Configure Outgoing NTLM traffic to remote servers, under Security Options, double-click Network security: Restrict NTLM: Outgoing NTLM traffic to remote servers, and then select Audit all.

!!! Note !!! Take care to select here Audit all instead of Allow all.
By accident I first selected Allow all and therefore the health status doesn’t changed to healthy and green which costs me a lot of time to find and detect the misconfiguration.

We also need to configure two more policies.

Network security: Restrict NTLM: Audit NTLM authentication in this domain -> Enable all
Network security: Restrict NTLM: Audit Incoming NTLM Traffic -> Enable auditing for all accounts

A while later the health status of all four domain controllers changed to healthy.

Below I was wondering why I get the warning banner that the learning period for alerts is disabled. That was previously still enabled and I didn’t changed it actively. The reason for is that I installed the MDI sensors on the domain controllers which disabled the learning period by default.

By default, after deploying your first sensor, new Defender for Identity workspaces are configured with a Remove learning period set to On.

Some Defender for Identity alerts wait for a learning period before alerts are triggered. During this learning period, Defender for Identity builds a profile of patterns to use when distinguishing between legitimate and suspicious activities.

By default, after deploying your first sensor, new Defender for Identity workspaces are configured with a Remove learning period set to On.

Setting the Remove learning period option to On causes Defender for Identity to trigger affected alerts even while your baseline is still being built. The default setting for new workspaces is designed to help you start evaluating Defender for Identity as soon and as thoroughly as possible.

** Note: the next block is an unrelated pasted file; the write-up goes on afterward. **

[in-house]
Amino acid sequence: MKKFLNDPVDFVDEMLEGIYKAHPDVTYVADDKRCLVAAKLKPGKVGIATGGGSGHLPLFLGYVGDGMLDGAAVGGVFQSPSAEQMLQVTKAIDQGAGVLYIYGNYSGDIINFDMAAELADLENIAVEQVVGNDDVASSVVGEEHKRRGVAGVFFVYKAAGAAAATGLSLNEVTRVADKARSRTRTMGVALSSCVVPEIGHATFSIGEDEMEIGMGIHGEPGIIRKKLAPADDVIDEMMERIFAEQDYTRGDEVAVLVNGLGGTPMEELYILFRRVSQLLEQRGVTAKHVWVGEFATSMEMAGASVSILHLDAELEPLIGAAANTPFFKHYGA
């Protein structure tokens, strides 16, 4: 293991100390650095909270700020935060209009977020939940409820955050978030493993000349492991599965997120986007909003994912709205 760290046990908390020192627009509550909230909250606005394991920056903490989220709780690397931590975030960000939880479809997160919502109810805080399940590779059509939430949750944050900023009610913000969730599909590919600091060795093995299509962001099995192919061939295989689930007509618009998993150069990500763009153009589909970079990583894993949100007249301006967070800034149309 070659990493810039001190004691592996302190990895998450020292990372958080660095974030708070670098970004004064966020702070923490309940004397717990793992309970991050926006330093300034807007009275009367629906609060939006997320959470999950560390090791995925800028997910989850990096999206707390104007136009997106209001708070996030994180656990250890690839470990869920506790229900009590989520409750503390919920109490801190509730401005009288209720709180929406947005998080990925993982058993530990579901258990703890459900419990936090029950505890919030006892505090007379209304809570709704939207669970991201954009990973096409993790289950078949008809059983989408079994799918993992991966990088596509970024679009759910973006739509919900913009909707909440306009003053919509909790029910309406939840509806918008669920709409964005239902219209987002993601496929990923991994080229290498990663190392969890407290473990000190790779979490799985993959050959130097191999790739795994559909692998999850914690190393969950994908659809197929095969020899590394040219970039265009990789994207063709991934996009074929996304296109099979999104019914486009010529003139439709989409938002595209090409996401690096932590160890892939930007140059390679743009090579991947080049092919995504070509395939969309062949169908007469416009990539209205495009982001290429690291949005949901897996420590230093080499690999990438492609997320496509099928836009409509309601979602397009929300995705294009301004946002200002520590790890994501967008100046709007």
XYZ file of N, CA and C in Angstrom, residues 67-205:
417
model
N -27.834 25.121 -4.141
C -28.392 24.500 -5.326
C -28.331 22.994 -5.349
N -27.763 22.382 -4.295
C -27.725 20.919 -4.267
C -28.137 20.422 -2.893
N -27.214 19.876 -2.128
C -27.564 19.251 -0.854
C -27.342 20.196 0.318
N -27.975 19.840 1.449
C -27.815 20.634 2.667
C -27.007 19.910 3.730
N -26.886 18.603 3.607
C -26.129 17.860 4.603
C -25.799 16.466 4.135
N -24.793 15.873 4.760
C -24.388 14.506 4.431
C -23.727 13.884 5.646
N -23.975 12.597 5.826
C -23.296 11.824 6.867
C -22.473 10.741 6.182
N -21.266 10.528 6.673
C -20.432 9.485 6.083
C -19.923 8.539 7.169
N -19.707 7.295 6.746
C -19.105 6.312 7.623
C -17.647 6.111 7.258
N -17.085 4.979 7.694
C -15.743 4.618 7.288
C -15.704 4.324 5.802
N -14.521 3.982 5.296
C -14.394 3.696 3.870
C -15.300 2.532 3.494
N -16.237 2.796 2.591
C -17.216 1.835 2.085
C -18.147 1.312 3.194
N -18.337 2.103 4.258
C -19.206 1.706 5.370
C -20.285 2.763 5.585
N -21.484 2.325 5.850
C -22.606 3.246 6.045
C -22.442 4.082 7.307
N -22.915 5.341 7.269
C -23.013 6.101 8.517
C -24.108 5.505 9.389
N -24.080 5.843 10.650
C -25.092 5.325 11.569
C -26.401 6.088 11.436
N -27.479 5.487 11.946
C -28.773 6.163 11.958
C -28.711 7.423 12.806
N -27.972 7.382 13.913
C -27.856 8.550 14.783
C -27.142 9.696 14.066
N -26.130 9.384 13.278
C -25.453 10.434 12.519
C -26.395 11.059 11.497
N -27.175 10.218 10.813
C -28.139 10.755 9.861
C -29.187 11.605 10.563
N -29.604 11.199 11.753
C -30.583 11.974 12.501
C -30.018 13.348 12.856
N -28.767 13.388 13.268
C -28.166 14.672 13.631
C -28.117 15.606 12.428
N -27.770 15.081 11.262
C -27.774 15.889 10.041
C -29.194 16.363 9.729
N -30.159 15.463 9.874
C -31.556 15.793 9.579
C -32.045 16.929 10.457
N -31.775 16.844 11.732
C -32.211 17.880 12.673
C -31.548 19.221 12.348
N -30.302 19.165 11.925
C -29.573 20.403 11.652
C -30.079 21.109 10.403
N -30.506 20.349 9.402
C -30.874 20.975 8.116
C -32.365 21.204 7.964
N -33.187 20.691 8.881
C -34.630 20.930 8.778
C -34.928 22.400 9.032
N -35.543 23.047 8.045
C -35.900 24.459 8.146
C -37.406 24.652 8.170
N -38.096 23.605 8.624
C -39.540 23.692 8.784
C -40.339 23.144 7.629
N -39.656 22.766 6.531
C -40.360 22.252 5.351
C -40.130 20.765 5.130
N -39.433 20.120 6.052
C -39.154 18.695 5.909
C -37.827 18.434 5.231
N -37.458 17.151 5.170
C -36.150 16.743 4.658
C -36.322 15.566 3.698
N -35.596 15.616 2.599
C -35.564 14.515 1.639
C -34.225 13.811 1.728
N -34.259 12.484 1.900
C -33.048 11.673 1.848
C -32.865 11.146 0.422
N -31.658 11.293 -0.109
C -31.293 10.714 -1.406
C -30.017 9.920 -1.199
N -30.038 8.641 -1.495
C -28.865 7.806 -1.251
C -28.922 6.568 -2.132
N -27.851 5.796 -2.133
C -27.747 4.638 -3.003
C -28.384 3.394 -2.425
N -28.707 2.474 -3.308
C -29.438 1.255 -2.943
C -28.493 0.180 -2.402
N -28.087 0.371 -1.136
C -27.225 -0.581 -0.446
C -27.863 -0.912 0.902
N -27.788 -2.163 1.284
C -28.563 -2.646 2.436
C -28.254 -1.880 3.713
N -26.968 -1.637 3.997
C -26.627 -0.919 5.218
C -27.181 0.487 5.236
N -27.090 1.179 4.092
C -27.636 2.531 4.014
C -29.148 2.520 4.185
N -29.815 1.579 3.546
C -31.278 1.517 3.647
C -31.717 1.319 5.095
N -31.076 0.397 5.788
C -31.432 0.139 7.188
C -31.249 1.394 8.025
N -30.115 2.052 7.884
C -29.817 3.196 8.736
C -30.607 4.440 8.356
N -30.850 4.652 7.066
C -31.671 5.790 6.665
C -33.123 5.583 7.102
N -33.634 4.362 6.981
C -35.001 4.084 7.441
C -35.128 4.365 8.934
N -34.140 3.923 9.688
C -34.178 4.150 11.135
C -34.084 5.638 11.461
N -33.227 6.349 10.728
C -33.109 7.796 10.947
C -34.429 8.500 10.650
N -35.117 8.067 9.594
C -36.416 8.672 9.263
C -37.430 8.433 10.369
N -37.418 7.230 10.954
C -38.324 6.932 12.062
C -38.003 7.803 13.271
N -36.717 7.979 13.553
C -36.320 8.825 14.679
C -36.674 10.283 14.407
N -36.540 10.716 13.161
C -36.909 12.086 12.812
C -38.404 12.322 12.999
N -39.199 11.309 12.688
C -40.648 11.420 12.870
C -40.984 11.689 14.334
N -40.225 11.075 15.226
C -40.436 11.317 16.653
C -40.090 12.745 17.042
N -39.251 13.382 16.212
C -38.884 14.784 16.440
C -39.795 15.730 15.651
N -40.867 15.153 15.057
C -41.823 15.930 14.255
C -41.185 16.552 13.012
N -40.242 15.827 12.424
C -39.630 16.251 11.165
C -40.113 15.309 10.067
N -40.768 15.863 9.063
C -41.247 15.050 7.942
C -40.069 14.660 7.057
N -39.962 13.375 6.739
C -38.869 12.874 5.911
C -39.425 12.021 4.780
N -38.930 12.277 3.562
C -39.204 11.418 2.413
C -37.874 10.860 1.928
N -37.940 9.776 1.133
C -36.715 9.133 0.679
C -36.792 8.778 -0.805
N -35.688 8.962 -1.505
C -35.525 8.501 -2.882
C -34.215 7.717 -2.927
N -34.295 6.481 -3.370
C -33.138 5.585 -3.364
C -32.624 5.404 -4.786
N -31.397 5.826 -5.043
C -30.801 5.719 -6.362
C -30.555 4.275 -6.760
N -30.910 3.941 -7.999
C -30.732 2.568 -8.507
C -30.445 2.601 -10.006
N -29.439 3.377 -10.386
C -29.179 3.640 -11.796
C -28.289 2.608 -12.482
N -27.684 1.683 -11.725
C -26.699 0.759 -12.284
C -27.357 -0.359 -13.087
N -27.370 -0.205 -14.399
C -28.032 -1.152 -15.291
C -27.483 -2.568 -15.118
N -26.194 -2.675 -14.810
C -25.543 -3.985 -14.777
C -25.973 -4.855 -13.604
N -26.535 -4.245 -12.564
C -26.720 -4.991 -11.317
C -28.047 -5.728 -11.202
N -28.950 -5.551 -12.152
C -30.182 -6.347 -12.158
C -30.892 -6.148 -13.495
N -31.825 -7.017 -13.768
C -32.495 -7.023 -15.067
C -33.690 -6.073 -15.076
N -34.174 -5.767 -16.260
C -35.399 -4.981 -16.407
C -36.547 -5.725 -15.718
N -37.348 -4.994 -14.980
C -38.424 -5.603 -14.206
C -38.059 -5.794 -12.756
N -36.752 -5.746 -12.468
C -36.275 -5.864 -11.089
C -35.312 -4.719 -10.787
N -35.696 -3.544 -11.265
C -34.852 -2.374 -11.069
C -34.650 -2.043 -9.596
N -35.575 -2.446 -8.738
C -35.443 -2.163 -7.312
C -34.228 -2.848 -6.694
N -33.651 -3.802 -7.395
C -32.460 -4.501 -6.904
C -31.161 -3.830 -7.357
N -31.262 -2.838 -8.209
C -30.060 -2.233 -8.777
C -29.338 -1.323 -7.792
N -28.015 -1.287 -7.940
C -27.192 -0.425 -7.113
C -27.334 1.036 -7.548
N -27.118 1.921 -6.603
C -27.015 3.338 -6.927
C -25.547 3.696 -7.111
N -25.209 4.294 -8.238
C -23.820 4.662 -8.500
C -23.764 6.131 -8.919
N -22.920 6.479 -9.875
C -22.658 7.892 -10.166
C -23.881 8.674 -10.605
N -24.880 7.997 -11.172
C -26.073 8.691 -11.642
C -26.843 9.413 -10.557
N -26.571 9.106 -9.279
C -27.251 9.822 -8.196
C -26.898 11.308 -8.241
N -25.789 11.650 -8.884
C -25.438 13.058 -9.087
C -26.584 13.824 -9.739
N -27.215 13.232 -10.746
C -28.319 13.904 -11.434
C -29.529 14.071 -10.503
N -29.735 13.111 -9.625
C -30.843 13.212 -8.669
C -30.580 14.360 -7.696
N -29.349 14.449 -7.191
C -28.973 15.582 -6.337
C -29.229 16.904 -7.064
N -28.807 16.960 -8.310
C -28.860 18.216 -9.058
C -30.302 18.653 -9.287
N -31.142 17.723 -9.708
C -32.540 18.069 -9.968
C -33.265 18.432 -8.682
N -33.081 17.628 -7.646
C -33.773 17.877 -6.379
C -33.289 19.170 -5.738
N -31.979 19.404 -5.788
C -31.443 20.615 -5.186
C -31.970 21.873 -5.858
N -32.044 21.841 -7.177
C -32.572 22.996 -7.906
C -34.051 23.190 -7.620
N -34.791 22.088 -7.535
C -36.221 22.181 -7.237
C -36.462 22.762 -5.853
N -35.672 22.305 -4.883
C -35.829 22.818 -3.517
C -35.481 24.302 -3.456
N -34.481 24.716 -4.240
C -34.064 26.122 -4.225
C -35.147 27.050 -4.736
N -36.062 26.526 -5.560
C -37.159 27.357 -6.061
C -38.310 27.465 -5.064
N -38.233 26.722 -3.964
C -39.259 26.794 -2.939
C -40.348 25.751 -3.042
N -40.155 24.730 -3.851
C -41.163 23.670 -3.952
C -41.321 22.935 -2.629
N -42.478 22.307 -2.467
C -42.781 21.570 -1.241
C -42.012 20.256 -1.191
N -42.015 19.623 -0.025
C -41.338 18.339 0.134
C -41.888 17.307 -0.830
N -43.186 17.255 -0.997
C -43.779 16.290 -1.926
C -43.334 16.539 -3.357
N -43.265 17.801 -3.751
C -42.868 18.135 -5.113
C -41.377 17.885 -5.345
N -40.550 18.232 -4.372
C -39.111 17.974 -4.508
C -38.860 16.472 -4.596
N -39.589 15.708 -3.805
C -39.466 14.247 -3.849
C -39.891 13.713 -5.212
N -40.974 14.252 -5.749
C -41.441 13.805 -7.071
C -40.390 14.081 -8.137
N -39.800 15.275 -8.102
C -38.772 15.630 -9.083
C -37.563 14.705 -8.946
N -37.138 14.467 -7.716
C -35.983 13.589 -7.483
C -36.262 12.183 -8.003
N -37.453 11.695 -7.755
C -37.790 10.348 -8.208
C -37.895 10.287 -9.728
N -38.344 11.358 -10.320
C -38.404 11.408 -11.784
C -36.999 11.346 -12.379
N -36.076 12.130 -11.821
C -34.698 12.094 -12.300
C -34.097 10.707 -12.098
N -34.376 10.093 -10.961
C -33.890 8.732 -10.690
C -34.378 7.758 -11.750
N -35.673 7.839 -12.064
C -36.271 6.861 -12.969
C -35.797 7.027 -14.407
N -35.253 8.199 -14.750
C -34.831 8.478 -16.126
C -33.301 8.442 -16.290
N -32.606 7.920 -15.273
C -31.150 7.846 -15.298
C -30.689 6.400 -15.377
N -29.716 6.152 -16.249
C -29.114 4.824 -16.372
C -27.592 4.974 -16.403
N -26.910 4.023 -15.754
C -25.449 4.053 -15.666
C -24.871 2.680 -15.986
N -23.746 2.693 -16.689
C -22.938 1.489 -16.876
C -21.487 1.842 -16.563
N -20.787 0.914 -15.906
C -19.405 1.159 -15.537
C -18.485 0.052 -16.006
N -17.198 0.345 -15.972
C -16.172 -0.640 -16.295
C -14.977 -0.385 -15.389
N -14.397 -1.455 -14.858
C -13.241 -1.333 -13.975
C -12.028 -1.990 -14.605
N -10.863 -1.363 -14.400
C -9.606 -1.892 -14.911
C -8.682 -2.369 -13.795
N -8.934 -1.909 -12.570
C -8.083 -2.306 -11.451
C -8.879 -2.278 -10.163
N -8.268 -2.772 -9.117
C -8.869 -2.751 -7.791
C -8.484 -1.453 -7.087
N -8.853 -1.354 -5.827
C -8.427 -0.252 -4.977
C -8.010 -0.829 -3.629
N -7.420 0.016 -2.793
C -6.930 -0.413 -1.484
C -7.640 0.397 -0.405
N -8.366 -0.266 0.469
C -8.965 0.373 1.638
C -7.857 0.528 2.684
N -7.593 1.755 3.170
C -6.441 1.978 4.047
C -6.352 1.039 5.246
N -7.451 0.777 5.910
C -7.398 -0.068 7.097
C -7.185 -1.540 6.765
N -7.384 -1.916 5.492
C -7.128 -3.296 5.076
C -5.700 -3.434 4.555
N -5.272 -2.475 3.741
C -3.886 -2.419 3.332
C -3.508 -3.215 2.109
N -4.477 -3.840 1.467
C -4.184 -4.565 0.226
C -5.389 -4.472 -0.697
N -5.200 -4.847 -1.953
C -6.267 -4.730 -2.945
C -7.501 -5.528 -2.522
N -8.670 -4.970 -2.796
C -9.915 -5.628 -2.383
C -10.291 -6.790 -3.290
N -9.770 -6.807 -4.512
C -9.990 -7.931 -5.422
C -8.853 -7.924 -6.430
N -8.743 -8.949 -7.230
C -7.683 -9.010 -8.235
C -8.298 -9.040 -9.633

However, the Remove learning period setting turned On can result in an immediate increase of the number of alerts, with some of them being legitimate traffic and activities. You might want to turn the Remove learning period setting Off manually, before the first 30 days are up, such as if you have a new workspace, but feel that Defender for Identity has learned your network sufficiently before the first 30 days are up.

If the Remove learning period setting is still On at the end of 30 days, Defender for Identity automatically turns it Off and opens a health issue to notify administrators.


So far we finished setting up and configuring Defender for Identity, below we can optionally configure Defender for Identity settings.

Set up ‎Defender for Identity‎ preferences (optional)

In the ‎Microsoft 365 Defender‎ portal, you can view all suspicious activities with ‎Defender for Identity‎ features. You can drill into the details of any activity and perform actions based on those activities. With ‎Defender for Identity‎, you can also display security alerts and notifications to highlight problems identified with ‎Defender for Identity‎ or new activities that are deemed suspicious.

Some ‎Defender for Identity‎ detections, such as sensitive group modification detection and lateral movement, rely on an entity’s sensitivity status. The following preferences can be set up for ‎Defender for Identity‎.

Create Entity tags

You can create three types of ‎Defender for Identity‎ entity tags: sensitive tags, honeytoken tags, and ‎Exchange‎ server tags. To learn more, see ‎Defender for Identity‎ entity tags in ‎Microsoft 365 Defender‎.

Set up exclusions

Microsoft Defender for Identity‎ lets you exclude specific IP addresses, devices, or users from security alerts.

There are two ways you can manually exclude IP addresses, devices, or users from a security alert. You can follow these steps, or you can do it directly from the security alert. To learn more, see Configure ‎Defender for Identity‎ detection exclusions in ‎Microsoft 365 Defender‎.

Set up notifications

With ‎Microsoft Defender for Identity‎, you can notify specific users when suspicious activity is detected. Notifications occur when you set recipients’ email addresses to receive a notification for security or health alerts. To learn more, see ‎Defender for Identity‎ notifications in ‎Microsoft 365 Defender‎.

Security Posture

Typically, organizations of all sizes have limited visibility into whether or not their on-premises apps and services could introduce a security vulnerability to their organization. The problem of limited visibility is especially true regarding use of unsupported or outdated components.